2. Let $$z_0 \in \Omega$$ and let $$r>0$$ be such that $$K = \overline{D}(z_0, r) \subset \Omega.$$ The restriction of $$f$$ to the compact set $$K \times \gamma([0,1])$$ is bounded by some constant $$\kappa.$$ Therefore, for any $$z \in D(z_0,r),$$ the function $$t \in [0,1] \mapsto f(z, \gamma(t)) \gamma'(t)$$ is dominated by $$t \in [0,1] \mapsto \kappa |\gamma'(t)|$$ which is Lebesgue integrable.

3. For any $$t \in [0,1],$$ the function $$z \in \Omega \mapsto f(z, \gamma(t)) \gamma'(t)$$ is holomorphic; its derivative is $$\partial_z f(z, \gamma(t)) \gamma'(t).$$

Consequently, the differentiation of Lebesgue integrals theorem provides the existence of $$\partial_z\left[ \int_{\gamma} f(z, w) \, dw \right]$$ and its value: $\frac{\partial}{\partial z} \left[ \int_{\gamma} f(z, w) \, dw \right] = \int_{[0,1]} \partial_z f(z, \gamma(t)) \gamma'(t) \, dt.$ The right-hand side is equal to $$\int_{\gamma} \partial_z f(z, w) \, dw.$$ $$\blacksquare$$

# The Laplace Transform

### Definition – The Laplace Transform.

‌ Let $$f: \mathbb{R}_+ \to \mathbb{C}$$ be a Lebesgue measurable function. We denote by $$\sigma$$ the extended real number defined by $\sigma \in [-\infty, +\infty] = \inf \left\{ \sigma^+ \in \mathbb{R} \; \left| \; \int_{\mathbb{R}_+} |f(t)| e^{-\sigma^+ t} \, dt < +\infty \right. \right\}.$ If $$s \in \mathbb{C}$$ and $$\mathrm{Re}(s) > \sigma,$$ the function $$t \in \mathbb{R}_+ \mapsto f(t) e^{-st}$$ is Lebesgue integrable. The Laplace transform of $$f$$ is the function $\mathcal{L} [f]: \{s \in \mathbb{C} \; | \; \mathrm{Re}(s) > \sigma\} \to \mathbb{C}$ defined by $\mathcal{L} [f](s) = \int_{\mathbb{R}_+} f(t) e^{-st} \, dt.$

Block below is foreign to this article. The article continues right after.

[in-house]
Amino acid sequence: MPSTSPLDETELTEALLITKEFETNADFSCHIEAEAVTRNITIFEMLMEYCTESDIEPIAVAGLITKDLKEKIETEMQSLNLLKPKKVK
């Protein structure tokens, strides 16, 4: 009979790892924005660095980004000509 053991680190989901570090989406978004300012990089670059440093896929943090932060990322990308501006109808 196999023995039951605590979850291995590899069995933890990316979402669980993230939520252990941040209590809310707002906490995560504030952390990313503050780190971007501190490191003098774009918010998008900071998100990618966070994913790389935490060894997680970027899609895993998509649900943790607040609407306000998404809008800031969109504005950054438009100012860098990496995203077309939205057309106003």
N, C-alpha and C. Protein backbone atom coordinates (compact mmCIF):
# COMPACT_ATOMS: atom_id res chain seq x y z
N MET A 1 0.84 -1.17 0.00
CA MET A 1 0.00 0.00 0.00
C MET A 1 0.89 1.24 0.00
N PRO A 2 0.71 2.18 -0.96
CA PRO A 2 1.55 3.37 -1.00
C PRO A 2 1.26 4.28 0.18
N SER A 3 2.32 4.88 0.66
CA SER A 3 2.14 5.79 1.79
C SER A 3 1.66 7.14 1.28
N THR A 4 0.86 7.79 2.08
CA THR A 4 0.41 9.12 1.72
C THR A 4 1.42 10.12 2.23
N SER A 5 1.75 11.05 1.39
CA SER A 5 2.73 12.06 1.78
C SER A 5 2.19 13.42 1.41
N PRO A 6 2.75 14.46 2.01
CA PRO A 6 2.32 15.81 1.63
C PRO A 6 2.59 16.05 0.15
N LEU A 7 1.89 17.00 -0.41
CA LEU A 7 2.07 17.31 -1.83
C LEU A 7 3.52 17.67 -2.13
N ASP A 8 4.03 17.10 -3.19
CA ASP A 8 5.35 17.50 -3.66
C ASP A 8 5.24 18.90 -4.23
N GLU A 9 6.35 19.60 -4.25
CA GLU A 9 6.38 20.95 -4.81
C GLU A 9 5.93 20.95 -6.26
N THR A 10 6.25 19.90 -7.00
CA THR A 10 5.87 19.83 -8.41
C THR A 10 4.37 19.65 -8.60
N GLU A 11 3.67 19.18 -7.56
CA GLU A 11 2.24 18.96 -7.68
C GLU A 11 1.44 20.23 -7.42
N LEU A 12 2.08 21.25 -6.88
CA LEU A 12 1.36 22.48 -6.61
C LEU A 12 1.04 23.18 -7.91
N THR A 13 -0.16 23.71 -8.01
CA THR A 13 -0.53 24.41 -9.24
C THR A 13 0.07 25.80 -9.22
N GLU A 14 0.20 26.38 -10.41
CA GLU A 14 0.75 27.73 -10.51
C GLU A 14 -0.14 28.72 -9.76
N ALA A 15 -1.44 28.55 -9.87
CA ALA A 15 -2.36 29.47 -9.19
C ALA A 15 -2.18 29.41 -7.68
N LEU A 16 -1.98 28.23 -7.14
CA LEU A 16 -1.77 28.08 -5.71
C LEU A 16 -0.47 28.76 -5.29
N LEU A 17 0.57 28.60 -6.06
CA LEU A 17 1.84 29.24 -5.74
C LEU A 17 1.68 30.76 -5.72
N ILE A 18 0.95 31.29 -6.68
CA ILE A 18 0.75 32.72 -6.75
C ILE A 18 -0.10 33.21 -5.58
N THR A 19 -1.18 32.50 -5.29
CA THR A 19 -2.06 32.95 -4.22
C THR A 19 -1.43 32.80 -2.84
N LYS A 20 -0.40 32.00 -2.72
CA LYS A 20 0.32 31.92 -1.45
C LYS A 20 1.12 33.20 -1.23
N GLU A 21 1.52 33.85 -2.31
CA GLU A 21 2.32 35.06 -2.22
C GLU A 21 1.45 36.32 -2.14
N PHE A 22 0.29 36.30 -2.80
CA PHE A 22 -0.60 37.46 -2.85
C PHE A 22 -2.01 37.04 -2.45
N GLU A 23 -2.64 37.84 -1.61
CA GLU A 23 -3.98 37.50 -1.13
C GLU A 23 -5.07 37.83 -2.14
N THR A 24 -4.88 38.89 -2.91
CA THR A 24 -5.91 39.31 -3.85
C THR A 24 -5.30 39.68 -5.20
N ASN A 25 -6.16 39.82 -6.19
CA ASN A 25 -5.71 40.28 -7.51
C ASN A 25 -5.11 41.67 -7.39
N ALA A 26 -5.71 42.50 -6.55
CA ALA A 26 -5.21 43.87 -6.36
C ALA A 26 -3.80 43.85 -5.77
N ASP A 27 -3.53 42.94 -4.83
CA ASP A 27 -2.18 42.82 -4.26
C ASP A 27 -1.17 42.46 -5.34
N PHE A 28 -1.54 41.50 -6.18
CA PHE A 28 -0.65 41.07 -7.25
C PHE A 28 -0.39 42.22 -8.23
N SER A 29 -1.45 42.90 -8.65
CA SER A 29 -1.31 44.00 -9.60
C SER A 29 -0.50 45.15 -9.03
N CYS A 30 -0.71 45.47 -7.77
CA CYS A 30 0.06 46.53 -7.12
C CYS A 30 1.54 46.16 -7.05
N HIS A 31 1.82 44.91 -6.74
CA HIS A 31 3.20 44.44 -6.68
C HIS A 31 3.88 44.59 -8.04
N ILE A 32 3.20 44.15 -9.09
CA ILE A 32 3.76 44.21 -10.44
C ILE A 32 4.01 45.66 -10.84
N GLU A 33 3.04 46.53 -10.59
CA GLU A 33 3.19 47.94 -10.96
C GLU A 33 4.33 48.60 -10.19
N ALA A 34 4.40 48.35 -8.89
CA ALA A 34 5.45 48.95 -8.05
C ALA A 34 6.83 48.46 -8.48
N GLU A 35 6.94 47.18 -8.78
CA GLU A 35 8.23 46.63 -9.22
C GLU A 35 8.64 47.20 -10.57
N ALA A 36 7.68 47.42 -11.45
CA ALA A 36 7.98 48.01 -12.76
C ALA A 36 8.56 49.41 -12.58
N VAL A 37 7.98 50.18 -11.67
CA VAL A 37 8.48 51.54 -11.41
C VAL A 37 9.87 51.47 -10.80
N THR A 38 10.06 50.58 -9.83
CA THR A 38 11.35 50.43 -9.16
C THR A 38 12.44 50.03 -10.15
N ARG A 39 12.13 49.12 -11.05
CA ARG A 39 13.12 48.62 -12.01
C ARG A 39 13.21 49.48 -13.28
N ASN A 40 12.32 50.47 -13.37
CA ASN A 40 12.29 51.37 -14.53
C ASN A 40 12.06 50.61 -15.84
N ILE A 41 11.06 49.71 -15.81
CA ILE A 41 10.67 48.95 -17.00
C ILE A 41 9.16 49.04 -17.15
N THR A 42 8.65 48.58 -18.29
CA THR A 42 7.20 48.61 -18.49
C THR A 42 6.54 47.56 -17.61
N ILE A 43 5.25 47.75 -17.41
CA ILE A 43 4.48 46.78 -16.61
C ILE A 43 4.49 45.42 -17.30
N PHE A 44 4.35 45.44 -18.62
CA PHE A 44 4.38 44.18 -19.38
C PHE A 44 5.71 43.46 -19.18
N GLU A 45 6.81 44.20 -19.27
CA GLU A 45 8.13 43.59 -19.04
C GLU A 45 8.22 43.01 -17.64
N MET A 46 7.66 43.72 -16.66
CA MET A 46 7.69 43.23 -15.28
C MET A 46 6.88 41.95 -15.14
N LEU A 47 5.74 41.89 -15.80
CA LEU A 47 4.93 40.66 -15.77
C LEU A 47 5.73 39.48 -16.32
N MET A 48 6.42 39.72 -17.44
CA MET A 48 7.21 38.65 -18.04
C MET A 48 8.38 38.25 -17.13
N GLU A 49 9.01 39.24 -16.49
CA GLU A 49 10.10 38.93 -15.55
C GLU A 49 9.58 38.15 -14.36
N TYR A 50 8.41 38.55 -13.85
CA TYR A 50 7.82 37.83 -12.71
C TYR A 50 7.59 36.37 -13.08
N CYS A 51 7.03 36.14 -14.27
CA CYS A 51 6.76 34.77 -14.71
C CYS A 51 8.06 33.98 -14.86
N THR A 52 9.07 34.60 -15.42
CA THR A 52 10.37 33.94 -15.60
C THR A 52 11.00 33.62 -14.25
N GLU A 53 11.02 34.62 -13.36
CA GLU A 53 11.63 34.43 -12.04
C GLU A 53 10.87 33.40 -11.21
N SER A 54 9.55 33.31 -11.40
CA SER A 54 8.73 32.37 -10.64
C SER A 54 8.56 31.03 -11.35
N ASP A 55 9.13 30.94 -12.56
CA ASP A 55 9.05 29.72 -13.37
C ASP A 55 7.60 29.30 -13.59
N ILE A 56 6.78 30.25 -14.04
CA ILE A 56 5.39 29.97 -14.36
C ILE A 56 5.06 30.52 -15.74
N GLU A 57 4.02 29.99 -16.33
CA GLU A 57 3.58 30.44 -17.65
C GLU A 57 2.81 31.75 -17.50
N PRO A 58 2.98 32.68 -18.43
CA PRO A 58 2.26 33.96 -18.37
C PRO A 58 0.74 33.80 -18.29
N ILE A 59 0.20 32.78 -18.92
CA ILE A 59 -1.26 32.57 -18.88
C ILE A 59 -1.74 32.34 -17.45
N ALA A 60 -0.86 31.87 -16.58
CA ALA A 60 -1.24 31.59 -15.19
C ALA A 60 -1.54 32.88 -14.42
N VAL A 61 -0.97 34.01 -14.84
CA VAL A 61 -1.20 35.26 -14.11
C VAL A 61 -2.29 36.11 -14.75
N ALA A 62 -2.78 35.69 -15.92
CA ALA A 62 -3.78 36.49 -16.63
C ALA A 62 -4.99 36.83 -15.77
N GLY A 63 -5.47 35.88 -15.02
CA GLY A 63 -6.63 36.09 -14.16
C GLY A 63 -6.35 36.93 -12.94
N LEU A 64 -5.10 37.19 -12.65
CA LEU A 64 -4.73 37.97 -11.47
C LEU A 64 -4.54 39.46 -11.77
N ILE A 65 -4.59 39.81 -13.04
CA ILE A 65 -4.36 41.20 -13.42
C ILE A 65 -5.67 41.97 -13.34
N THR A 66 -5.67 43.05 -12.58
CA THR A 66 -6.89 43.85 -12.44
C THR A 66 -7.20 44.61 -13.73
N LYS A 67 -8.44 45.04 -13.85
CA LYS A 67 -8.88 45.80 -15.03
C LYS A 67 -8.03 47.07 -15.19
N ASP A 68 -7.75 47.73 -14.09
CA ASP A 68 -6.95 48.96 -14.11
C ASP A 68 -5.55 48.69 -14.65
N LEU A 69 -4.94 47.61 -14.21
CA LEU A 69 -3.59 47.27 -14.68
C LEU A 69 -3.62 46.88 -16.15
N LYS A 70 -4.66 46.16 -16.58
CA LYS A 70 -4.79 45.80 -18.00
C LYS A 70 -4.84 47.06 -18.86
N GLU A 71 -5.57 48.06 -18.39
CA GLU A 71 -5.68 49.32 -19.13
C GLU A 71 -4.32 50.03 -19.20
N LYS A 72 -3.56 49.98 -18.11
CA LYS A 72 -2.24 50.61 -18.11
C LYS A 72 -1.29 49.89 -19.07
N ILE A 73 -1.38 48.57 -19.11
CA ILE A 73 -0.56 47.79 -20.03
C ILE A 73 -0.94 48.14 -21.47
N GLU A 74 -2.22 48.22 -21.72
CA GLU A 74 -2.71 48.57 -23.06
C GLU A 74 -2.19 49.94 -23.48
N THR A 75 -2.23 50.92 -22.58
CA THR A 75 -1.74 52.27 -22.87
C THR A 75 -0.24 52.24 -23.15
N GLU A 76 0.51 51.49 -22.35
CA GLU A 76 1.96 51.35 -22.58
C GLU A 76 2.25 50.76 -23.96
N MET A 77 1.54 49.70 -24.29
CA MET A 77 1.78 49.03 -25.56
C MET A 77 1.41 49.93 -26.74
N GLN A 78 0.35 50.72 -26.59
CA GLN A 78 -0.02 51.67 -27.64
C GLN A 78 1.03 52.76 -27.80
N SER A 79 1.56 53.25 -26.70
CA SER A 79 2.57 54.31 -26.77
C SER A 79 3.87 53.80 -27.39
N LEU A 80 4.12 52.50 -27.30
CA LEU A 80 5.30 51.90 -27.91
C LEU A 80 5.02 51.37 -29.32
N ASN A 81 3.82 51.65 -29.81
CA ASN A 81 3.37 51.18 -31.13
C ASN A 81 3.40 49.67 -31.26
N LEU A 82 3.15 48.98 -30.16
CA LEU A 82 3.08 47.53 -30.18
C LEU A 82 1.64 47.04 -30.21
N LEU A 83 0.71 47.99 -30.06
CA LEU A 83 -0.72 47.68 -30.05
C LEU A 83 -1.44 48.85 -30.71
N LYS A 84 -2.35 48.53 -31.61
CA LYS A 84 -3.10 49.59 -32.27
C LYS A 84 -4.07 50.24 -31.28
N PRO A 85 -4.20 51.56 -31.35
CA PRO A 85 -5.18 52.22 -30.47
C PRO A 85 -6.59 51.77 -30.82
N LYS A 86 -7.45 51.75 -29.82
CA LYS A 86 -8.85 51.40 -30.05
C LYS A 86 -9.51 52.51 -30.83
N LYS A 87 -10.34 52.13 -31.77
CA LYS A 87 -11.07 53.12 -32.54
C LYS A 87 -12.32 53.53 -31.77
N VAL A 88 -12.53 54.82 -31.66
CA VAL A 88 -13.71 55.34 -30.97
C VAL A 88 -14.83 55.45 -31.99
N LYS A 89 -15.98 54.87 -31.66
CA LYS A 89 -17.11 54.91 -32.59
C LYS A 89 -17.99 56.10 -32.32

### Proof – Definition of the Laplace Transform.

‌ For any $$s \in \mathbb{C},$$ the function $$t \in \mathbb{R}_+ \mapsto f(t) e^{-s t}$$ is Lebesgue measurable . If additionally $$\mathrm{Re}(s) > \sigma,$$ then there is some $$\sigma^+$$ such that $$\sigma < \sigma^+ < \mathrm{Re}(s)$$ and $$t \mapsto |f(t)| e^{-\sigma^+ t}$$ is Lebesgue integrable. Thus, $\int_{\mathbb{R}_+} |f(t) e^{-s t}| \, dt = \int_{\mathbb{R}_+} |f(t)| e^{-\mathrm{Re}(s) t} \, dt \leq \int_{\mathbb{R}_+} |f(t)| e^{-\sigma^+ t} \, dt < + \infty.$ and therefore $$t \in \mathbb{R}_+ \mapsto f(t) e^{-s t}$$ is Lebesgue integrable. $$\blacksquare$$

### Example – Laplace Transform of Exponential Functions.

‌ For any $$\lambda \in \mathbb{C},$$ the function $$t \in \mathbb{R}_+ \mapsto e^{\lambda t}$$ is Lebesgue measurable. Additionally, $\forall \, t \geq 0, \;|f(t)| e^{-\sigma^+ t} = e^{-(\sigma^+ - \mathrm{Re}(\lambda)) t},$ hence the function $$t \in \mathbb{R}_+ \mapsto |f(t)|e^{-\sigma^+}$$ is Lebesgue integrable if and only if $$\sigma^+ > \mathrm{Re}(\lambda).$$ The infimum $$\sigma$$ of all such $$\sigma^+$$ is therefore $$\mathrm{Re}(\lambda).$$ Now, if $$\mathrm{Re}(s) > \mathrm{Re}(\lambda),$$ $\mathcal{L} [f](s) = \int_{\mathbb{R}_+} e^{(\lambda-s)t} \, dt = \left[ \frac{e^{(\lambda-s)t}}{\lambda - s}\right]_0^{+\infty} = \frac{1}{s-\lambda}.$

### Theorem – Derivative of the Laplace Transform.

‌ The Laplace transform of a Lebesgue measurable function $$f: \mathbb{R}_+ \to \mathbb{C}$$ is holomorphic on its domain of definition and $(\mathcal{L} [f])'(s) = \mathcal{L} [t \mapsto -t f(t)](s).$

### Proof.

‌ Let $$\Omega = \{s \in \mathbb{C} \; | \; \mathrm{Re}(s) > \sigma\}.$$
1. For any $$s \in \Omega,$$ the function $$t\mapsto f(t) e^{-st}$$ is Lebesgue measurable.